In a wide-ranging interview that covers Rhys’ work from his early days right up to some of his future planned projects, he talks about being an absurdist, how he now describes himself as a European writer of Fantastika and how he wants to write a novel determined by OuLiPo constraints. On the way he discusses not only his own work but many of his influences and other writers whose work he loves.
It’s a fascinating interview with a fascinating author. You can read the full interview here.
On the Starburst Magazine website, Jennie Bailey has written a review of Mirrors in the Deluge by Rhys Hughes. She describes the short stories in this collection as “surreal, daft anthropomorphisms of the everyday”. She says that there’s “fun to be had with the mythical… and the fantastical”, and as “promised by the book blurb, the book is filled with word play”. Having started her review by praising short stories and saying how the “best short stories tend to leave you wanting more”, her “small criticism” of Mirrors in the Deluge is that a few of the stories are too short. She sums up by saying that the stories in the book are “colourful romps told by a storyteller with a vivid and often witty imagination” and as such they “allow Hughes’s playful stories to whisk you along”. Thanks Jennie.
The Risingshadow.net website is not only one of the largest science fiction and fantasy book databases full of detailed book information, but also hosts well-written and absorbing reviews of many of those books. Their latest review, by Seregil of Rhiminee, is of Mirrors in the Deluge our new collection of 32 short stories by Rhys Hughes. Seregil describes Rhys as “one of the most imaginative authors ever to grace the field of speculative fiction” adding that his “stories have an enormous amount of originality, style and unpredictability”.
He starts by saying that “Mirrors in the Deluge is clearly one of his best books” and that “all the stories in it are excellent” going on to say they are “imaginative and well written, and they contain elements of fantasy, science fiction and horror. There’s a delightfully quirky and twisted edge to many of these stories that will charm readers”. He adds that it’s “easy for me to praise this collection” because it’s “delightfully different” and says that he “was very impressed by this collection and its diverse contents”.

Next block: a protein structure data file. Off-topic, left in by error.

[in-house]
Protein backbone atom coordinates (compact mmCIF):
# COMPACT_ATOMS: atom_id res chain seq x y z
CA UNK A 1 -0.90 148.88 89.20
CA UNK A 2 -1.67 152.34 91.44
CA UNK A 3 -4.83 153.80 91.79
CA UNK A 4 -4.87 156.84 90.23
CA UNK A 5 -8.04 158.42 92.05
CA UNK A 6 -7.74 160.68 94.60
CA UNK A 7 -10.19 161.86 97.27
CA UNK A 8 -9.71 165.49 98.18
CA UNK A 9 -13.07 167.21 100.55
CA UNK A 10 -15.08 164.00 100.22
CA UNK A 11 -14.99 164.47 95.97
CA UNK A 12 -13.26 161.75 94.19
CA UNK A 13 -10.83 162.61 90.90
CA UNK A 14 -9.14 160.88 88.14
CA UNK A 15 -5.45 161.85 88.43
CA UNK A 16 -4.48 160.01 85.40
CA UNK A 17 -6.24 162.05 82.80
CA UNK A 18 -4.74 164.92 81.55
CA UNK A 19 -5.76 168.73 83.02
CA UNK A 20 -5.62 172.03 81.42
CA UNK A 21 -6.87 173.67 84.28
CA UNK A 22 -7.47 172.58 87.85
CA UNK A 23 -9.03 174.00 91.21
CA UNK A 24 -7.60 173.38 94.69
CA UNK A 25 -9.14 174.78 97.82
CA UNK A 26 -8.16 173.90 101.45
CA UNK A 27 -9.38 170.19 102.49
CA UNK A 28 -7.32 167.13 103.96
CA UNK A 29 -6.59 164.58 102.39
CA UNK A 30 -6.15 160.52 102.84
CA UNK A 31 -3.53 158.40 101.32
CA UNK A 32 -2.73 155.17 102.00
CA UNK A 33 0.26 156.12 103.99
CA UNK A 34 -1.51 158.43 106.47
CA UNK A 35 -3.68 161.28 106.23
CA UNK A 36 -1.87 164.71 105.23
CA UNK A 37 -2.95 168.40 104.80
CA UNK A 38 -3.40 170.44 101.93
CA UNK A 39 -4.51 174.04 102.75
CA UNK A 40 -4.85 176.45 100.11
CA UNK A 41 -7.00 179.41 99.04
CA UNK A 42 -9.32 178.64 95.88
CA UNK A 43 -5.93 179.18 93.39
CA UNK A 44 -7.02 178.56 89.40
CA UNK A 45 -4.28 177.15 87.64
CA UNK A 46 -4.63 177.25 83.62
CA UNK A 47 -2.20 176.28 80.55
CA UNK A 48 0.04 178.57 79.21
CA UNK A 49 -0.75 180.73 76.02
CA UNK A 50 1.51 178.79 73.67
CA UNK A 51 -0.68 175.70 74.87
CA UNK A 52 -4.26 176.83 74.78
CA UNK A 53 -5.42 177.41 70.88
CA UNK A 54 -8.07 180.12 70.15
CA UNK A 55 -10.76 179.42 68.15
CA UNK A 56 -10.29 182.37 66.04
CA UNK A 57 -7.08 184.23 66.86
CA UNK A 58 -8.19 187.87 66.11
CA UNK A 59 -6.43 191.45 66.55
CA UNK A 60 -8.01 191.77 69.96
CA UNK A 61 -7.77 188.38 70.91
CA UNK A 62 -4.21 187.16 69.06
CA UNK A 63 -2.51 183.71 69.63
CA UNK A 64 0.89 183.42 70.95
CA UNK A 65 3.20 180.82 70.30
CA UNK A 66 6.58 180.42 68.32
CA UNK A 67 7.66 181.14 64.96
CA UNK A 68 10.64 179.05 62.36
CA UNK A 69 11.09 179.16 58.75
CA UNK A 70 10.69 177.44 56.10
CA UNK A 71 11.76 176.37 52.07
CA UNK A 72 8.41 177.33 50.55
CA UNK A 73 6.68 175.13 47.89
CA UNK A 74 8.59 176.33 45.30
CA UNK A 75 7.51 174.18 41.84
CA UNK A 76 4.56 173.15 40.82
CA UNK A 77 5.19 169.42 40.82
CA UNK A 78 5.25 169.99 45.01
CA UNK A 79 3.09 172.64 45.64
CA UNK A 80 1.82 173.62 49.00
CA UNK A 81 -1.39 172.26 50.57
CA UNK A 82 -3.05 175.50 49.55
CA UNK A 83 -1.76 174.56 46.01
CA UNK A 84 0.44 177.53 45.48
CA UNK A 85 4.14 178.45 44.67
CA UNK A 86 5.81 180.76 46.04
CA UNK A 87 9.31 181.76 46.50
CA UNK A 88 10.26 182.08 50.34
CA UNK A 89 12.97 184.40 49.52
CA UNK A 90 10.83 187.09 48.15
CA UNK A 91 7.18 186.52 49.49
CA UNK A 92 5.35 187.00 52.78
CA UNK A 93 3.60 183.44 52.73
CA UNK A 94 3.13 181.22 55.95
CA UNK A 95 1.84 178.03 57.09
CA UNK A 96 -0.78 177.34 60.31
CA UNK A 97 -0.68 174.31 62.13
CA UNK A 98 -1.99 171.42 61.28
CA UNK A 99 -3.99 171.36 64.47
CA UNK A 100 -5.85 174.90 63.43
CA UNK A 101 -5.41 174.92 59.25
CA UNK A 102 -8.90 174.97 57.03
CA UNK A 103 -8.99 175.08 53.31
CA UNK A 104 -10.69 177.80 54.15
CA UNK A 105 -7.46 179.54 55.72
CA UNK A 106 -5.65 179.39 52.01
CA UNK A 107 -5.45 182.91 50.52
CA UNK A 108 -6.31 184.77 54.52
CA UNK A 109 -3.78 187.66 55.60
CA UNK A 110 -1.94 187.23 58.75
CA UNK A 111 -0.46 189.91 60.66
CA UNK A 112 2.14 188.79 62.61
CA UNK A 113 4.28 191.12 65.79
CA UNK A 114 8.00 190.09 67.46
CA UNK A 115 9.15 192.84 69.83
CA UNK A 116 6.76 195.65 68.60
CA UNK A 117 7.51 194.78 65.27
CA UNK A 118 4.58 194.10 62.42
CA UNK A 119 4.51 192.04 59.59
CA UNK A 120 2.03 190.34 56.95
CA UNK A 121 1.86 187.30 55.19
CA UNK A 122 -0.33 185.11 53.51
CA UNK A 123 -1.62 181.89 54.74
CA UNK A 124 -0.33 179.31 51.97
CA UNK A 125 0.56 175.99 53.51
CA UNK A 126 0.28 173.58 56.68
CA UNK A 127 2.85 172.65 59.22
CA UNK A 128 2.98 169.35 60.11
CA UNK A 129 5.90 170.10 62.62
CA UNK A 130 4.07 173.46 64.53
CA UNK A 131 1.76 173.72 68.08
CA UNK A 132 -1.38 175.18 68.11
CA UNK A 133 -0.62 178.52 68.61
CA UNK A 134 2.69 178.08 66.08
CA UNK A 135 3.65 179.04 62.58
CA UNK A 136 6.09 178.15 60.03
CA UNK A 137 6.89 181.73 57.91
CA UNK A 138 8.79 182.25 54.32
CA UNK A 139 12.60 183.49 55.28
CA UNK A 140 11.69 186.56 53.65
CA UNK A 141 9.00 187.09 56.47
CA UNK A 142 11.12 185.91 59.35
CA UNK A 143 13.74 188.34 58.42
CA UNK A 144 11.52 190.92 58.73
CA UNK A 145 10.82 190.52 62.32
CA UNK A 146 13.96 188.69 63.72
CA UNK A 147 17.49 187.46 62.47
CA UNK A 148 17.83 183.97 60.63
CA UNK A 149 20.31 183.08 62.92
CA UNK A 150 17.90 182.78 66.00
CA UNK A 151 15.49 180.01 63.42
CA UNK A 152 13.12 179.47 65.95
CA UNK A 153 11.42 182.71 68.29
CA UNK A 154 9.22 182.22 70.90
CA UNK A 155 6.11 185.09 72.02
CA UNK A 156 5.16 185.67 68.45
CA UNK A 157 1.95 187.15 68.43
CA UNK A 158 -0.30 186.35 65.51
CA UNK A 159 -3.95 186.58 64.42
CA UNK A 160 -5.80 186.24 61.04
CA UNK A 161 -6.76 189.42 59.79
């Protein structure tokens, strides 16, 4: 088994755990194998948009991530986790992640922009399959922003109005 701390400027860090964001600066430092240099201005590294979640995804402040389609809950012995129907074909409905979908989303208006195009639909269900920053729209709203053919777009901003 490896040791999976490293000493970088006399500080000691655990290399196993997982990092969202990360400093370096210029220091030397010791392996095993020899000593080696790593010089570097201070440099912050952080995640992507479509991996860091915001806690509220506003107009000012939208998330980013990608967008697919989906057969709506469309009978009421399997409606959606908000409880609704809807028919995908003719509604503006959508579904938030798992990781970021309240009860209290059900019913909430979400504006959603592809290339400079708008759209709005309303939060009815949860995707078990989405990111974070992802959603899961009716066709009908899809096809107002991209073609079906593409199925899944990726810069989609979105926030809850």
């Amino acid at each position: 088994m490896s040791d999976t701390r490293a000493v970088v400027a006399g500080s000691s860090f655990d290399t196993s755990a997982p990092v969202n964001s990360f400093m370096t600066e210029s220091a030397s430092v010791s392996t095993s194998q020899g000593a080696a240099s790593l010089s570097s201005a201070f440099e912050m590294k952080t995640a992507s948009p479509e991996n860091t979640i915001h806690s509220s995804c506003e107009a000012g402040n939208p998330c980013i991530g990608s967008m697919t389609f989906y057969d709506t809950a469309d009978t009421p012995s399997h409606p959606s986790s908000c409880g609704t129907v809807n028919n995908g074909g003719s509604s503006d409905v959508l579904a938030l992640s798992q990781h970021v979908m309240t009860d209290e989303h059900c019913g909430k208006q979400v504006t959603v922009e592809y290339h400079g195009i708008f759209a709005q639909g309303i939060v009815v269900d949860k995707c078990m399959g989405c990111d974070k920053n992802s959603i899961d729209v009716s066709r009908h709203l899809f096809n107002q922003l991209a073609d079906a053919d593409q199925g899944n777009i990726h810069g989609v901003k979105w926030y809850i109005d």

Seregil then lists all 32 stories in the collection, with a brief outline of each (no spoilers, don’t worry!) followed by his own comments on some of them. I’ll quote some of his comments here, but you really must read the full review for all of them.
The Soft Landing is my personal favourite of the whole collection, and Seregil says it “is one of the most intriguing and brilliant science fiction stories I’ve ever read” adding that Rhys “is one of the few authors who have the ability to make this kind of a story work well and be of interest to readers”.
“The Fairy and the Dinosaur”, says Seregil, “is a story that is impossible to forget once you’ve read it. In my opinion, this fascinating story about a fairy who travels back in time to eat a plum is one of the best and most entertaining stories the author has ever written.”
“Vanity of Vanities is one of the most memorable stories in this collection”, says Seregil. A story about the internet achieving consciousness and taking over the world, but he adds “What the internet does will be quite a surprise for readers, because its actions are not what one might expect them to be.”
The Taste of Turtle Tears about butterflies who drink tears to get salt “is an excellent short story that will please readers who love beautifully written stories. This story is so enchanting that it’s almost like a fairy tale.”
Seregil says that Rhys Hughes is “an excellent author of short stories. He has an ability to create beautiful and mind-boggling stories that stimulate the reader’s imagination.” “Although many of his stories are short” he says, “there’s a wealth of depth in them.” He says that there are “no limits to his imagination”, he “can write about anything”, and “doesn’t shy away from difficult and weird material. Nothing is too weird for Rhys Hughes, because he boldly embraces the odd and produces intriguing speculative fiction that fascinates and thrills his readers (this collection has plenty of charming weirdness in it)”.
Seregil warns readers of these stories to “be prepared to be amazed, charmed, stunned and also shocked by what you’re about to read. You won’t find anything normal in these stories or if you do, you’ll find out that the author can easily twist the story into a totally new and exciting direction.”
He also praises Rhys’ way with words, saying that he’s “able to play with words in a genuinely funny way. For example, the titles of these stories are wonderfully creative”. He says that many of these stories “have been written so beautifully that at times you’ll feel almost like you’re reading weird fairy tales for adults.” Seregil says that Rhys is “one of the few authors who are capable of spicing their stories with fascinatingly absurd and brilliantly humorous elements” while being both “fashionable and original”.
His recommendation is to read Mirrors in the Deluge “as soon as possible. It offers good entertainment, thought-provoking moments, plenty of surprises and beautiful prose in one package.” His final summary is “This short story collection offers 200 pages of pure pleasure and literary excellence for quality oriented readers.”